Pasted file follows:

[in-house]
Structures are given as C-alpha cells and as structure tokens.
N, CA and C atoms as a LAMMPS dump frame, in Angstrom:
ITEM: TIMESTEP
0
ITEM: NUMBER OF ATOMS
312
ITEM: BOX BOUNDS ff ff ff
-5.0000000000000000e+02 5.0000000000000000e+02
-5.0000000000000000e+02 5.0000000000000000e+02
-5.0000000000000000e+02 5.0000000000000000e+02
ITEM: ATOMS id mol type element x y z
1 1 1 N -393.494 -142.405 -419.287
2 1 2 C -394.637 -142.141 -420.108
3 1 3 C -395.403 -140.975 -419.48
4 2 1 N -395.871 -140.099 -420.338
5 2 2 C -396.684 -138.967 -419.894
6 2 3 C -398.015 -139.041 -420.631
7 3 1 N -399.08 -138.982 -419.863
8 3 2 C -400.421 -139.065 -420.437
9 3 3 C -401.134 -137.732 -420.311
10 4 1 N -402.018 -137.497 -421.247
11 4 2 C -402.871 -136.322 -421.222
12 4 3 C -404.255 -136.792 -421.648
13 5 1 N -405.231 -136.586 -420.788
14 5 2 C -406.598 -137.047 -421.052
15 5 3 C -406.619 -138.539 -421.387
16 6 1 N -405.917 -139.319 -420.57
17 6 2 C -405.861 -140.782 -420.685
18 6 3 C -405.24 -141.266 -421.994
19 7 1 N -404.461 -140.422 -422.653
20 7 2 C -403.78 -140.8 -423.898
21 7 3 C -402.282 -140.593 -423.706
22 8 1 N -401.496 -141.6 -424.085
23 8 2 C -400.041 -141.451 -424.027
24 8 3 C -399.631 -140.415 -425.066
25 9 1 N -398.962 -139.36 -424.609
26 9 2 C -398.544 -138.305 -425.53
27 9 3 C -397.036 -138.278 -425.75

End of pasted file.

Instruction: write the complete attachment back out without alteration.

[in-house]
Structures are given as C-alpha cells and as structure tokens.
N, CA and C atoms as a LAMMPS dump frame, in Angstrom:
ITEM: TIMESTEP
0
ITEM: NUMBER OF ATOMS
312
ITEM: BOX BOUNDS ff ff ff
-5.0000000000000000e+02 5.0000000000000000e+02
-5.0000000000000000e+02 5.0000000000000000e+02
-5.0000000000000000e+02 5.0000000000000000e+02
ITEM: ATOMS id mol type element x y z
1 1 1 N -393.494 -142.405 -419.287
2 1 2 C -394.637 -142.141 -420.108
3 1 3 C -395.403 -140.975 -419.48
4 2 1 N -395.871 -140.099 -420.338
5 2 2 C -396.684 -138.967 -419.894
6 2 3 C -398.015 -139.041 -420.631
7 3 1 N -399.08 -138.982 -419.863
8 3 2 C -400.421 -139.065 -420.437
9 3 3 C -401.134 -137.732 -420.311
10 4 1 N -402.018 -137.497 -421.247
11 4 2 C -402.871 -136.322 -421.222
12 4 3 C -404.255 -136.792 -421.648
13 5 1 N -405.231 -136.586 -420.788
14 5 2 C -406.598 -137.047 -421.052
15 5 3 C -406.619 -138.539 -421.387
16 6 1 N -405.917 -139.319 -420.57
17 6 2 C -405.861 -140.782 -420.685
18 6 3 C -405.24 -141.266 -421.994
19 7 1 N -404.461 -140.422 -422.653
20 7 2 C -403.78 -140.8 -423.898
21 7 3 C -402.282 -140.593 -423.706
22 8 1 N -401.496 -141.6 -424.085
23 8 2 C -400.041 -141.451 -424.027
24 8 3 C -399.631 -140.415 -425.066
25 9 1 N -398.962 -139.36 -424.609
26 9 2 C -398.544 -138.305 -425.53
27 9 3 C -397.036 -138.278 -425.75